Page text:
Figuring out what Medicare coverage you need—not to mention what you’re paying for your plans—never gets easier. That’s something every senior is reminded of during the annual fall open enrollment period, which runs through December 7.

In his latest answers to reader questions, columnist Phil Moeller, the author of Get What’s Yours for Medicare: Maximize Your Coverage, Minimize Your Costs and the co-author of the updated edition of The New York Times bestseller How to Get What’s Yours: The Revised Secrets to Maxing Out Your Social Security, explains when you do and don’t need additional prescription drug coverage, as well as how Medicare funding works in the first place. 

Got a question of your own about Medicare or Social Security? Send it to

Are Medicare Parts A & B enough coverage?

Judy, Virginia: I am fairly healthy and am not on any medications. I rarely get sick enough to go to the doctor and have no ongoing conditions. Is there any reason I should have other Medicare except Parts A and B?

Phil Moeller: I think Judy has lots of company among healthy seniors. No one likes to pay for insurance if they can avoid it.

In Judy’s case, she will face late-enrollment penalties for Part D drug coverage if she later needs it. These are permanent penalties and equal about 30¢ a month tacked on to the Part D premium for each month she is eligible for Part D but does not have coverage.

Otherwise, the big risk health seniors face is a surprise and expensive medical need—think cancer, a bad accident, etc. Part B covers only 80% of outpatient and doctors’ expenses, so people with only Original Medicare are on the hook for 20% of a potentially large number.

If it was me, I’d get a cheap Medicare Advantage plan. It won’t cost much beyond Part B and will include protection against catastrophic medical expenses.

Why am I being charged for a drug plan when I don’t need one?

James, Maryland: I have been retired for nearly three years and enrolled in Social Security and Medicare when I turned 65. With Medicare, I opted in to Parts A and B. I did not get a Part D drug plan because I was able to stay on the prescription drug plan offered through my former employer.

Upon receiving my first benefit statement from Social Security, I noticed a deduction for prescription drugs that represents a high-income surcharge. Together with what I am paying through my former employer program, my monthly cost for prescription drugs has nearly doubled!

I understand the rationale for high-income Medicare surcharges and am more than willing to pay my fair share. What I don’t understand is why I am making payments for something I don’t have and from which I am deriving no benefit? I also can’t understand why no one informed me of these surcharges in the first place. Could you help me understand this?

Phil Moeller: If you have credible drug coverage from an employer retiree plan, your former employer should be able to provide you a statement to that effect. Credibility means that the retiree plan is comparable to a typical Medicare Part D plan.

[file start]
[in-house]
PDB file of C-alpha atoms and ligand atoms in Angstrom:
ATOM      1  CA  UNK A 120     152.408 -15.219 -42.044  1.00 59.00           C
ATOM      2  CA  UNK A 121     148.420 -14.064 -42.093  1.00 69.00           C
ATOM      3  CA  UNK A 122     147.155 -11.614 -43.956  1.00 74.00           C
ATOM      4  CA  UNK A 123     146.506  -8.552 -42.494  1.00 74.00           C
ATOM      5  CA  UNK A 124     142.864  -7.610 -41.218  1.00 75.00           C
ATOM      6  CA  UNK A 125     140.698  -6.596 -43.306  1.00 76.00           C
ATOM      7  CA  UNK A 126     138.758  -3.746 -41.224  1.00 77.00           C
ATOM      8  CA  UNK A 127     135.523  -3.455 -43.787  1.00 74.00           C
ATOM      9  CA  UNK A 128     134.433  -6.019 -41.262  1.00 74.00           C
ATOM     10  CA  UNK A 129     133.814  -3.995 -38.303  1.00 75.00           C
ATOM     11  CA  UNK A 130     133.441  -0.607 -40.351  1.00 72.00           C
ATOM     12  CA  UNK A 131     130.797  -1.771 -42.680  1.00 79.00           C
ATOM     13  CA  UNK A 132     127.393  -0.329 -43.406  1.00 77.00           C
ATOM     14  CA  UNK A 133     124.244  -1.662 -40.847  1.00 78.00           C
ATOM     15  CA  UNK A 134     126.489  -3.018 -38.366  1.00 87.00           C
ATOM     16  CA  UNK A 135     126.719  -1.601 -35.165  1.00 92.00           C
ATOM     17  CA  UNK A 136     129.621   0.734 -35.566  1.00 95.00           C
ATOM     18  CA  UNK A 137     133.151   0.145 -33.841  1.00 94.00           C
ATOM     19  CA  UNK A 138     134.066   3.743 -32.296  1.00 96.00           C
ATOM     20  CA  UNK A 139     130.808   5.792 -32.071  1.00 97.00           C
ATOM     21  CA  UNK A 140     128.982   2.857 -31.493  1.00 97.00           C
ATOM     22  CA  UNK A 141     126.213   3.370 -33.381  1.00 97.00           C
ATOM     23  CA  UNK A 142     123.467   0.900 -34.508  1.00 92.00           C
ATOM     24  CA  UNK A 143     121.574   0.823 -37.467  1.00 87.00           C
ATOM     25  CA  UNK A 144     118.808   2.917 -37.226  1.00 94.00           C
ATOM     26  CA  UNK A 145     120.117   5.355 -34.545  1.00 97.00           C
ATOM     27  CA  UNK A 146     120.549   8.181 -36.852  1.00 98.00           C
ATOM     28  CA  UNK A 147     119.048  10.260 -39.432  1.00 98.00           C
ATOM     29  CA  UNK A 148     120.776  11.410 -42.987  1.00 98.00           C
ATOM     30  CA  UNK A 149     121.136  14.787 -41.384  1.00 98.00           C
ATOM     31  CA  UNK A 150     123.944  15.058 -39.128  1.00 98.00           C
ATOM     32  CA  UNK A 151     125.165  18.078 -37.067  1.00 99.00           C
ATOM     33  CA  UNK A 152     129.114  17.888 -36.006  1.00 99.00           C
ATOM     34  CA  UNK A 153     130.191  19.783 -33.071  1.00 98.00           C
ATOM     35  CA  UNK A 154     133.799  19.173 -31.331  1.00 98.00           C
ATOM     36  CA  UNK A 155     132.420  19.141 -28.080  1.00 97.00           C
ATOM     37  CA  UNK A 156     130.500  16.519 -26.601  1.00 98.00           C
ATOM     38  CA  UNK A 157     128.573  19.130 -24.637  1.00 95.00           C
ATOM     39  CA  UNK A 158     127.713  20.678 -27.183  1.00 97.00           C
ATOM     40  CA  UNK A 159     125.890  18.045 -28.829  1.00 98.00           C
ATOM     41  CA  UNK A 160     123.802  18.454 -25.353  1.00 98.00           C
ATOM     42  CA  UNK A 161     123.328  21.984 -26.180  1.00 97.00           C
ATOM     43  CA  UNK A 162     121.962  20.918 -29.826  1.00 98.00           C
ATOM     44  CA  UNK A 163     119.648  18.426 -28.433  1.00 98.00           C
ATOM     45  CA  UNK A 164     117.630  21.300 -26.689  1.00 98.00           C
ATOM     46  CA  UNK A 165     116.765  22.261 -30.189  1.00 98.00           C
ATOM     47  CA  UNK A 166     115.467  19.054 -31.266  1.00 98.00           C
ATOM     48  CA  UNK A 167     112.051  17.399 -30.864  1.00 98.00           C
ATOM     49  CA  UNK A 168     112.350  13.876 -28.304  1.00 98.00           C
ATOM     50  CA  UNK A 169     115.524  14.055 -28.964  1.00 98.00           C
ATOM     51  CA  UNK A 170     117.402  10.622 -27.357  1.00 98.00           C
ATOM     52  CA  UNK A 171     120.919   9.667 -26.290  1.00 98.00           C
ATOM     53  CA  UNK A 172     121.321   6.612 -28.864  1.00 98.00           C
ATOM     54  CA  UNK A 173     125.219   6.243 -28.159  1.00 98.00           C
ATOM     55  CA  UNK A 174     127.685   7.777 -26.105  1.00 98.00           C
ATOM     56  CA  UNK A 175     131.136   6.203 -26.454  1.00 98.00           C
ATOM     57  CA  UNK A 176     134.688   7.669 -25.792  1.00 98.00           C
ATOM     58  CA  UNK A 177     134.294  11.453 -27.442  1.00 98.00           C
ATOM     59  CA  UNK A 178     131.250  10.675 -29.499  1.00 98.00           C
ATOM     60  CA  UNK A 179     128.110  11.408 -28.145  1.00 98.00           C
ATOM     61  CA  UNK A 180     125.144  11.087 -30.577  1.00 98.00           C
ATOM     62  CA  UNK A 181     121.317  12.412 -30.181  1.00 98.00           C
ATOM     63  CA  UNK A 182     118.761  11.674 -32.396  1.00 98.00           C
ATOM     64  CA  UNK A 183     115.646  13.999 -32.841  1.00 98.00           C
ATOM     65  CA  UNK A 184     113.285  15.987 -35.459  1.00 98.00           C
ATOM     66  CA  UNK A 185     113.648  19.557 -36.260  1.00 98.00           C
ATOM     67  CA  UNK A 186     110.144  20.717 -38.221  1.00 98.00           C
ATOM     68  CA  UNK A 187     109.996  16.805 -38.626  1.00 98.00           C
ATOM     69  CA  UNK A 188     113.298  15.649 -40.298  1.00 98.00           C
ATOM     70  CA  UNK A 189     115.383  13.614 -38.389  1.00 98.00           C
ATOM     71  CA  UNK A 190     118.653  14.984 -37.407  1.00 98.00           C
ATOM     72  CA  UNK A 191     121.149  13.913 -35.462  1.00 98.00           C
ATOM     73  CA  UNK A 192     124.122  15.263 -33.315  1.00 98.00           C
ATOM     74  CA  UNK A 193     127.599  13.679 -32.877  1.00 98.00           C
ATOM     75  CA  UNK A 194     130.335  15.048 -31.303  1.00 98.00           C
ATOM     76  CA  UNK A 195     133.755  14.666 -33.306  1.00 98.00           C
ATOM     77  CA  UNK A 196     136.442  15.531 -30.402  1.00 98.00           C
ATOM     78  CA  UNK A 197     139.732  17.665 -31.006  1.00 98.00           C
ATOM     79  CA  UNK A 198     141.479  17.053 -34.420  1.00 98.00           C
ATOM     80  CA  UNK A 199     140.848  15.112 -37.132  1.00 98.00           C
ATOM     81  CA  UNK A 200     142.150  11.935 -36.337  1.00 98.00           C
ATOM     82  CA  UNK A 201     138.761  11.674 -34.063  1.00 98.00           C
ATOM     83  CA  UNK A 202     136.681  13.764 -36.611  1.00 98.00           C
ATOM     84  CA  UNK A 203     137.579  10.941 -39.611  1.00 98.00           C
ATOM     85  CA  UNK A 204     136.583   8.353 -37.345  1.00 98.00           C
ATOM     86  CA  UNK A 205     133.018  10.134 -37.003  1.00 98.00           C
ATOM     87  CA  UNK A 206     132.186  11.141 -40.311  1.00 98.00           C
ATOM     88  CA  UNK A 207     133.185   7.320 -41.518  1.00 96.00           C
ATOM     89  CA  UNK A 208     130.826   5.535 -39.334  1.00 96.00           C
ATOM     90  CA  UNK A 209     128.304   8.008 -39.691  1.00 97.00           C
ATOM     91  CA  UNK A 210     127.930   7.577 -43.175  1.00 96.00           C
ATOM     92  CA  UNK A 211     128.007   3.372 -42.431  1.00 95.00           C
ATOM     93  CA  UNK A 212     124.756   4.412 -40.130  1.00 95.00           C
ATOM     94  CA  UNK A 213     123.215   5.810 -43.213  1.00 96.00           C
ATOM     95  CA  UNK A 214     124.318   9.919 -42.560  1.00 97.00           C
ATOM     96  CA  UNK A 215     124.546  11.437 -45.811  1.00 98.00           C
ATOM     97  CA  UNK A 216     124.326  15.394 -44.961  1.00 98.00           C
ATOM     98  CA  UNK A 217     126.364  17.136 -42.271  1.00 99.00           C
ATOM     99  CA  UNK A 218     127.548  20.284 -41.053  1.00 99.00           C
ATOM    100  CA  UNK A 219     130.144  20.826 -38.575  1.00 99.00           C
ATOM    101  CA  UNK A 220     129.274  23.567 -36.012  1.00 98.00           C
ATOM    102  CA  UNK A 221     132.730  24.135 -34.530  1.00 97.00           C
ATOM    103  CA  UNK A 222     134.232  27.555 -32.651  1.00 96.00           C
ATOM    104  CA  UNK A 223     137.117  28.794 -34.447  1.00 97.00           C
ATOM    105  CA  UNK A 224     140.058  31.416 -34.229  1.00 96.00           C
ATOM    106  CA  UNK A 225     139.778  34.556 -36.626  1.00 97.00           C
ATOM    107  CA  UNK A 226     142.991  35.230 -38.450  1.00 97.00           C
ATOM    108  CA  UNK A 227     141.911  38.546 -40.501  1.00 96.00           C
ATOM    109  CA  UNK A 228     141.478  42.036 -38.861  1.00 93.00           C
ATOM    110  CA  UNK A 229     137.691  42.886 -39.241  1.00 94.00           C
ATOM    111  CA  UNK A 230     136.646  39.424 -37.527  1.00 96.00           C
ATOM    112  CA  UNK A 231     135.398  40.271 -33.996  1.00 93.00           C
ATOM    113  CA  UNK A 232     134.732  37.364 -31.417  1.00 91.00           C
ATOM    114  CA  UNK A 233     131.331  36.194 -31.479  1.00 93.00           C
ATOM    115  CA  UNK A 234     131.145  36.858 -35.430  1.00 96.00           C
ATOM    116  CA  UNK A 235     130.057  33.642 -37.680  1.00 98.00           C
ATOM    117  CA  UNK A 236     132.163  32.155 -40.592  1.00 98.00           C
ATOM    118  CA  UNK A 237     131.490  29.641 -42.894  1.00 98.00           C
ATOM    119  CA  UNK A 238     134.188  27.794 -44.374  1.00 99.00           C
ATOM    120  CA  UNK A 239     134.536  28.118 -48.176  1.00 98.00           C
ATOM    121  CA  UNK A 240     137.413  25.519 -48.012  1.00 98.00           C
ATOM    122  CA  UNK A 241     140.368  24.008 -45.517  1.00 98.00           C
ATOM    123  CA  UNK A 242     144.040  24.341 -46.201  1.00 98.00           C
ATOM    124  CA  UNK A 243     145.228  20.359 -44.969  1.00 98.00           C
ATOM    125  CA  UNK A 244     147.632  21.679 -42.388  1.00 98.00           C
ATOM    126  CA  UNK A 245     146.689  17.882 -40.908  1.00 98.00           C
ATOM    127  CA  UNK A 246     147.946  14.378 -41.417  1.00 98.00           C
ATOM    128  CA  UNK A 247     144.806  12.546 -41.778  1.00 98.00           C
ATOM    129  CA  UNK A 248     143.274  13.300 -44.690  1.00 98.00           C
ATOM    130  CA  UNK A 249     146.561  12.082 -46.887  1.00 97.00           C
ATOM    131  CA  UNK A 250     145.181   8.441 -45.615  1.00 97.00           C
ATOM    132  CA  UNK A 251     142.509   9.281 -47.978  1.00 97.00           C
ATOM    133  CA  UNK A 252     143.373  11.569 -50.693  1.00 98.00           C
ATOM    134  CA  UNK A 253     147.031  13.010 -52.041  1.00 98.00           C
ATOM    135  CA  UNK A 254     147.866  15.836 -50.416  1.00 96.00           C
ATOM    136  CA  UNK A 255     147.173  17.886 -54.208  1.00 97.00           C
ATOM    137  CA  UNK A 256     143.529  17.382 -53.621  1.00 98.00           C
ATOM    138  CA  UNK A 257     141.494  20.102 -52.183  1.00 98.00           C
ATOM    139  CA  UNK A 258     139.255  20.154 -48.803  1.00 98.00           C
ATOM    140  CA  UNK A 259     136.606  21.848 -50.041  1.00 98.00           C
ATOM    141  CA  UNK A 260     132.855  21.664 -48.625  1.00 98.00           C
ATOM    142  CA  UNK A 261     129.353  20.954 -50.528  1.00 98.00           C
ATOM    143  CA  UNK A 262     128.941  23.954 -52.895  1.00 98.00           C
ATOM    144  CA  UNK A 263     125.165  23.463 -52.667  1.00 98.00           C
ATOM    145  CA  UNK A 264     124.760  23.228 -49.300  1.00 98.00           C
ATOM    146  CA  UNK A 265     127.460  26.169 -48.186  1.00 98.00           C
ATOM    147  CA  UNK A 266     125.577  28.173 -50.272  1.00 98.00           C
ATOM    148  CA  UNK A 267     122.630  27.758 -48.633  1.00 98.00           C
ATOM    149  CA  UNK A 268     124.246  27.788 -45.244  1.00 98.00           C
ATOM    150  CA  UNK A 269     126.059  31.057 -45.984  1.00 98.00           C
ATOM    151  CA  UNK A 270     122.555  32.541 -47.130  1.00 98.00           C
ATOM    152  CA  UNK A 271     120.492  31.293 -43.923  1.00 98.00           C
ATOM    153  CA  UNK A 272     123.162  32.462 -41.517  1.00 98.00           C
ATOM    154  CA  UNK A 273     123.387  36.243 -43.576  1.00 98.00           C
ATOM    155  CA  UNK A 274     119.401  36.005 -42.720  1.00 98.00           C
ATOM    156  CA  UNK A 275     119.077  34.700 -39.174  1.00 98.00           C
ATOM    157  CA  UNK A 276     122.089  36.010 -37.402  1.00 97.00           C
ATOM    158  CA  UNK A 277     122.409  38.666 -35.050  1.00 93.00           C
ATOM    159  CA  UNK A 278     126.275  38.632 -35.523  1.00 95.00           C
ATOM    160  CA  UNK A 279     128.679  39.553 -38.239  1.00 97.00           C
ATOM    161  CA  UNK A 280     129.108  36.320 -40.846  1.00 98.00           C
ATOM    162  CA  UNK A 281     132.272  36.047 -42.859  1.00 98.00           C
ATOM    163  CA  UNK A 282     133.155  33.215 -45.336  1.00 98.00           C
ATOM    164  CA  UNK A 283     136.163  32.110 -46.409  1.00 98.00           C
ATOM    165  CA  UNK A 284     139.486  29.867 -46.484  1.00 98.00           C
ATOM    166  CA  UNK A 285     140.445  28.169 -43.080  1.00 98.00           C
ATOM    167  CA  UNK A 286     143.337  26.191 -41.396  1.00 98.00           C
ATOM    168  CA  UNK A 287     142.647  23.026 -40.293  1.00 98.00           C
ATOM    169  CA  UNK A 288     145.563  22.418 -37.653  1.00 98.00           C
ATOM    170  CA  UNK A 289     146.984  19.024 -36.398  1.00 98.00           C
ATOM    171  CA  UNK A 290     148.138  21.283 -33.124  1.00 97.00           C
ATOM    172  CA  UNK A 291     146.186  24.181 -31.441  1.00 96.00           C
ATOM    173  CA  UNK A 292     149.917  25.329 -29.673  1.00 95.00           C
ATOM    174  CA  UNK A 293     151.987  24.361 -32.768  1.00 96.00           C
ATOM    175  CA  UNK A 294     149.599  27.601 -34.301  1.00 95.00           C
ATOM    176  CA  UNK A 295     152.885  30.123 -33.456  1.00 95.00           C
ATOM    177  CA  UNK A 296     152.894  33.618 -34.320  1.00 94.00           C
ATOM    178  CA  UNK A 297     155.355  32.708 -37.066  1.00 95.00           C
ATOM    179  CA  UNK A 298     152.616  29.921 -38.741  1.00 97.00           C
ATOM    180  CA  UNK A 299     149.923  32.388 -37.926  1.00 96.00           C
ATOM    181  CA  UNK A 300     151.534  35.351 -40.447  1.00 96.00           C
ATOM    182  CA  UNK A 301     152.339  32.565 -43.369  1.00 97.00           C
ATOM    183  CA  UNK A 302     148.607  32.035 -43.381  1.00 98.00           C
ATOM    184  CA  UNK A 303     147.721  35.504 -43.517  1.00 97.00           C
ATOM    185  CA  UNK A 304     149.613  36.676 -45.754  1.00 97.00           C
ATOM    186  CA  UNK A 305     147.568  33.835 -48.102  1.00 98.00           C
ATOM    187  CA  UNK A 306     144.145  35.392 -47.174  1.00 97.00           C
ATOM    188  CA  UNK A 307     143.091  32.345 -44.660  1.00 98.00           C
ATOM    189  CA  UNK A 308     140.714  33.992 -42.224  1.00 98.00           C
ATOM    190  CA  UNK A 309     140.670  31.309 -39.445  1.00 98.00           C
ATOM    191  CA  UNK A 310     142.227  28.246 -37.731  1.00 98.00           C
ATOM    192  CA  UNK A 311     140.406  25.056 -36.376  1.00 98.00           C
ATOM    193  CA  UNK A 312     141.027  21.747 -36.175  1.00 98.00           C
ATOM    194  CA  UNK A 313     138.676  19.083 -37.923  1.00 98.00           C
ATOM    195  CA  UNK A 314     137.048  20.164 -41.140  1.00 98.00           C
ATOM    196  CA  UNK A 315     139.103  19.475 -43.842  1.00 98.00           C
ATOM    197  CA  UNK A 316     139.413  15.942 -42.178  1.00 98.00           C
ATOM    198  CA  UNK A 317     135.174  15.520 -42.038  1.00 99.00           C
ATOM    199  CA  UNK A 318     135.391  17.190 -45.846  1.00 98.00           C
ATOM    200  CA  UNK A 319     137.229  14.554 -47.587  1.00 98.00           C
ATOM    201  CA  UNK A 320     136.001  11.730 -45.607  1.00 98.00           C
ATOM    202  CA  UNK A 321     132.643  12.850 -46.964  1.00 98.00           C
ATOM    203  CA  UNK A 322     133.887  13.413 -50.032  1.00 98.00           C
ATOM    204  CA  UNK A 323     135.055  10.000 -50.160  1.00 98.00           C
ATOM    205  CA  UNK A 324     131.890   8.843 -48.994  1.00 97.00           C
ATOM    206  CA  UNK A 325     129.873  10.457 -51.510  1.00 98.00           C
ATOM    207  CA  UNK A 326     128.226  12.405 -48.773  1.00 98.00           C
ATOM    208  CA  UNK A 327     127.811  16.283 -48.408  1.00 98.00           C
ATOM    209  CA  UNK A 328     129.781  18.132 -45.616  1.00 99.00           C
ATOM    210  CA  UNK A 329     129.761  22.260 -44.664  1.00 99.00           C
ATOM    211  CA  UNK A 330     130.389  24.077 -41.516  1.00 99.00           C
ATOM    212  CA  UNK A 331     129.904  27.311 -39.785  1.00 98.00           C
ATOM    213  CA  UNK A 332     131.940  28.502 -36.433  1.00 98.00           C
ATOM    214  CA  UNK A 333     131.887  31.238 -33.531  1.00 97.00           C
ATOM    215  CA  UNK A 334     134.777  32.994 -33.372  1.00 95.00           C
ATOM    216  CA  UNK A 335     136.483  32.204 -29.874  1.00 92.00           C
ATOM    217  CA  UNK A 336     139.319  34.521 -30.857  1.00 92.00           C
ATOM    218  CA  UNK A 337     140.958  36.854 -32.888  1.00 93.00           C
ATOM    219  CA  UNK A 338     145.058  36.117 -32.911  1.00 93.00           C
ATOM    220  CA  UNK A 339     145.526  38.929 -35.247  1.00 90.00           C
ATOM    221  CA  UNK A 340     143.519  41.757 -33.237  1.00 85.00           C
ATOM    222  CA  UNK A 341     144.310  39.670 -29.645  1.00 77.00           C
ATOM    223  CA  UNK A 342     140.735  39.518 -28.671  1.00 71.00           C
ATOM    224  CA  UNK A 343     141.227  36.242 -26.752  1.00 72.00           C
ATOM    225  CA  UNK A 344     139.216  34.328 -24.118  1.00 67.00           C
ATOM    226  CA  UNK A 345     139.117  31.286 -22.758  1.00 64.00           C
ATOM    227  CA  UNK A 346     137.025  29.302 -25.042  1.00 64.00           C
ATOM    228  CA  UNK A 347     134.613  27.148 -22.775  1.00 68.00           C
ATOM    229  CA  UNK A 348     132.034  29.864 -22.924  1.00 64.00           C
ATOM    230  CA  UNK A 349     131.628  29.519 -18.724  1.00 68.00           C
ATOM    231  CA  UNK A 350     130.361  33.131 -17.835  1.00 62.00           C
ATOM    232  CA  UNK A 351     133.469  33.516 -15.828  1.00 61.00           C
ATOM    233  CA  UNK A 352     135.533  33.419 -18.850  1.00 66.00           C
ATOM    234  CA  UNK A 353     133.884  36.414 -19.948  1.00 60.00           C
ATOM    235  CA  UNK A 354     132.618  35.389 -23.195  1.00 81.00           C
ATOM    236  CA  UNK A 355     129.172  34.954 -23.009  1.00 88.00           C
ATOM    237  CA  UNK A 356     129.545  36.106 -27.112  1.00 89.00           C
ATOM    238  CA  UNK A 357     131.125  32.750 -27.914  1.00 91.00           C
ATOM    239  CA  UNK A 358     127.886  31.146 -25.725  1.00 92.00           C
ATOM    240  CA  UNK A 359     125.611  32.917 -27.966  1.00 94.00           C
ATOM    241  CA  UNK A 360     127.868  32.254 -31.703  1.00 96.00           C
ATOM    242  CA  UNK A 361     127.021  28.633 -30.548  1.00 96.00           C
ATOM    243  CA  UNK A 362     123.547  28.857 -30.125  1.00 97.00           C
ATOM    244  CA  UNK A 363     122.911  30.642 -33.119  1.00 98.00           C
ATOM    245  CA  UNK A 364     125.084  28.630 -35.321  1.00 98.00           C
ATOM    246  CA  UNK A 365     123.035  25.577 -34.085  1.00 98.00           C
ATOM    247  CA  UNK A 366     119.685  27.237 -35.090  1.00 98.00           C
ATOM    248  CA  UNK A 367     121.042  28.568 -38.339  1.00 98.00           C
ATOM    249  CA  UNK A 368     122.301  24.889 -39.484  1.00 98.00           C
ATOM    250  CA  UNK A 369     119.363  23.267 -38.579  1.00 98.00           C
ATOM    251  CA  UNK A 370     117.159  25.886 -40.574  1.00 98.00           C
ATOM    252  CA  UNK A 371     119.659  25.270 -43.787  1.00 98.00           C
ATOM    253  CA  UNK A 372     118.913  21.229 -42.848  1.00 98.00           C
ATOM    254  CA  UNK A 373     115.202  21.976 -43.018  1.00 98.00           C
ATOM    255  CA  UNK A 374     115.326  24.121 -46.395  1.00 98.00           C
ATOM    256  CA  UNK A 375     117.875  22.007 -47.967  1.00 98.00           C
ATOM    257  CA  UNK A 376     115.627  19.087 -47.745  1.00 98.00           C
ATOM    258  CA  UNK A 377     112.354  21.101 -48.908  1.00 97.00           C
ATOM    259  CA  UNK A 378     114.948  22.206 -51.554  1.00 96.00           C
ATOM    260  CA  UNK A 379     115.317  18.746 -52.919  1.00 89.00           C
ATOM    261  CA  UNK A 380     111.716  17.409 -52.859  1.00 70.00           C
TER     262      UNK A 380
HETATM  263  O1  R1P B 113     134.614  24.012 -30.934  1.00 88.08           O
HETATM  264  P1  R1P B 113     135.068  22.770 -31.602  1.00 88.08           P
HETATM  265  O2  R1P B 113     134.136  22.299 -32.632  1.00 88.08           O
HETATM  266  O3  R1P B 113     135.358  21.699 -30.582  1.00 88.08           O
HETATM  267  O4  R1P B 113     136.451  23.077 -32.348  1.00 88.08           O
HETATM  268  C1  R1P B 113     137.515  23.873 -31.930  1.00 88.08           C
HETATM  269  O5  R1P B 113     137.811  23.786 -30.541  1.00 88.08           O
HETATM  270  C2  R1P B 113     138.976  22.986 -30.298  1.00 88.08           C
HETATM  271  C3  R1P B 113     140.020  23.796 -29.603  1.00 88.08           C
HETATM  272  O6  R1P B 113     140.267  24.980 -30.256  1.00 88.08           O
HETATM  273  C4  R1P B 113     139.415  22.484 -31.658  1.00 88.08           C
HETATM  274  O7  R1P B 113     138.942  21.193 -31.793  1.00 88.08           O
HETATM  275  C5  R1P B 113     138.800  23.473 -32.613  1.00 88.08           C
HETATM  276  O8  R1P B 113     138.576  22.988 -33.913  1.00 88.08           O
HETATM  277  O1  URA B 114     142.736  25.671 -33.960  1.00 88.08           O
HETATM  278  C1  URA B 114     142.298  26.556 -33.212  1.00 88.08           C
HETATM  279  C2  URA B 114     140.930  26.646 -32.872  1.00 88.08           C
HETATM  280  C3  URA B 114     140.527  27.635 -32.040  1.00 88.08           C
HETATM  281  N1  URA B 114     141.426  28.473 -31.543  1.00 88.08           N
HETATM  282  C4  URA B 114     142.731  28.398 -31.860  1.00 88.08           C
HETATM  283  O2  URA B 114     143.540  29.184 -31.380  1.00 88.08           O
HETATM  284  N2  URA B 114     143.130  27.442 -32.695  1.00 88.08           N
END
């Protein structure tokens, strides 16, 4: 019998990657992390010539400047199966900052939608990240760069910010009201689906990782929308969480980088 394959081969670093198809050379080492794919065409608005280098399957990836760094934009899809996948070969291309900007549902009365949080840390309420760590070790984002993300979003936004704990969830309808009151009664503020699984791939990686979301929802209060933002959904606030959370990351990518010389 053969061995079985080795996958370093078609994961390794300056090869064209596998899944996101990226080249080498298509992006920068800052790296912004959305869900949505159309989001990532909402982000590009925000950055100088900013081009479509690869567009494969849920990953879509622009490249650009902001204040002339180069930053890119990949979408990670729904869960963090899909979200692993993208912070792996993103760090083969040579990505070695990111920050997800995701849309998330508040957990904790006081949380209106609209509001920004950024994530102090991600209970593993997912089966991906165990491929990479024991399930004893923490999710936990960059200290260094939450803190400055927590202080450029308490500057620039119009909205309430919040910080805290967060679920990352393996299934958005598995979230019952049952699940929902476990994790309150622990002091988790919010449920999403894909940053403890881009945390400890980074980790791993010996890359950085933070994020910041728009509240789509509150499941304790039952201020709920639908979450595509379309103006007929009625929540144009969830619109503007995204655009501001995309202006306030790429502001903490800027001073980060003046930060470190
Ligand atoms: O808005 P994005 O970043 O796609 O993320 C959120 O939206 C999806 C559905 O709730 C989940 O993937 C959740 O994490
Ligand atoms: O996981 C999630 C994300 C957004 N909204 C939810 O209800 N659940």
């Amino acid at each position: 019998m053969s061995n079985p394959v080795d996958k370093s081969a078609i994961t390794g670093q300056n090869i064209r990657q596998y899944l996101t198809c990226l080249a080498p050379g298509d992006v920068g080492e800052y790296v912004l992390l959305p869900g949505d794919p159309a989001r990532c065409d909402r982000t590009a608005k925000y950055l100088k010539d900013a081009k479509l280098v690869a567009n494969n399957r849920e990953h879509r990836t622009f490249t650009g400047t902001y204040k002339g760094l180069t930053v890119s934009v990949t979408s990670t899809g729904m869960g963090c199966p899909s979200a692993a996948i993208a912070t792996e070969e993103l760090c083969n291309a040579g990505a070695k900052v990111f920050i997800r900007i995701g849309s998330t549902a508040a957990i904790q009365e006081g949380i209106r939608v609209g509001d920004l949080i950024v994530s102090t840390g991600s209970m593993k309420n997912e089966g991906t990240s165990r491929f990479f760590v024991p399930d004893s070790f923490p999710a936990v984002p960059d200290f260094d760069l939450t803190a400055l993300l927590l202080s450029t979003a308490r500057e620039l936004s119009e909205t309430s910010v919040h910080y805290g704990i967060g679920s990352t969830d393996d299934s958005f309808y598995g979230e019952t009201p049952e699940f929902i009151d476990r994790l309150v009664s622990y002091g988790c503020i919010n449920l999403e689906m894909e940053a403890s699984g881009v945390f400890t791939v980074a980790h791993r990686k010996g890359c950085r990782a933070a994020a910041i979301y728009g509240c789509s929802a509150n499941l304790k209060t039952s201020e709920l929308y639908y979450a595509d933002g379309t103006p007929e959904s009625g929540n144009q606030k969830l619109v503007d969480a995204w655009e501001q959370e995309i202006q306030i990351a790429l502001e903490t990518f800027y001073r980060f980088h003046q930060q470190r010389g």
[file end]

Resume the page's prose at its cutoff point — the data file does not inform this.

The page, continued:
Armed with this statement—which employers are legally required to provide you upon request—you should appeal to Social Security to stop deducting Part D payments. In a truly fair world, you’d be able to get refunds of past payments, and I certainly would request this. However, I wouldn’t hold my breath.

In a truly fair world, you’d be able to get refunds of past payments. However, I wouldn’t hold my breath.

Here is Social Security’s general appeals page. There also is a separate page for appeals of Medicare’s high-income surcharges. I have never seen an online form that allows people to challenge Part D payment withdrawals or Part D IRMAA charges. Given that your withdrawal results in you receiving a smaller Social Security benefit than you deserve, perhaps you can use this as the basis for an appeal.

As for the lack of notice about surcharges, this is just one more area where Medicare and Social Security fail miserably in transparency and communications. Trying to get Social Security to do the right thing can be time-consuming and exhausting, but I urge you not to give up.

Am I paying for Medicare twice?

Marilyn,  Georgia: Why do they take Medicare out of my payroll check and out of my Social Security check? It’s like I’m being charged twice!

Phil Moeller: The money taken from your payroll check is used to fund Medicare Part A, which covers hospital and nursing home expenses. People who have worked long enough to qualify for Social Security benefits are entitled to Part A without having to pay a premium.

While the Part B premiums may seem expensive, they actually cover only a fourth of Part B expenses.

Once you’re on Medicare, the premiums for Medicare Part B are deducted from your Social Security payments, assuming you’ve already claimed Social Security.

It may appear as if you’re paying twice for the same thing, but you’re really not. And while the Part B premiums may seem expensive, they actually cover only a fourth of Part B expenses. The rest come out of general federal revenues every year, to the tune of about $400 billion.

These questions previously appeared on the PBS NewsHour Making Sen$e website.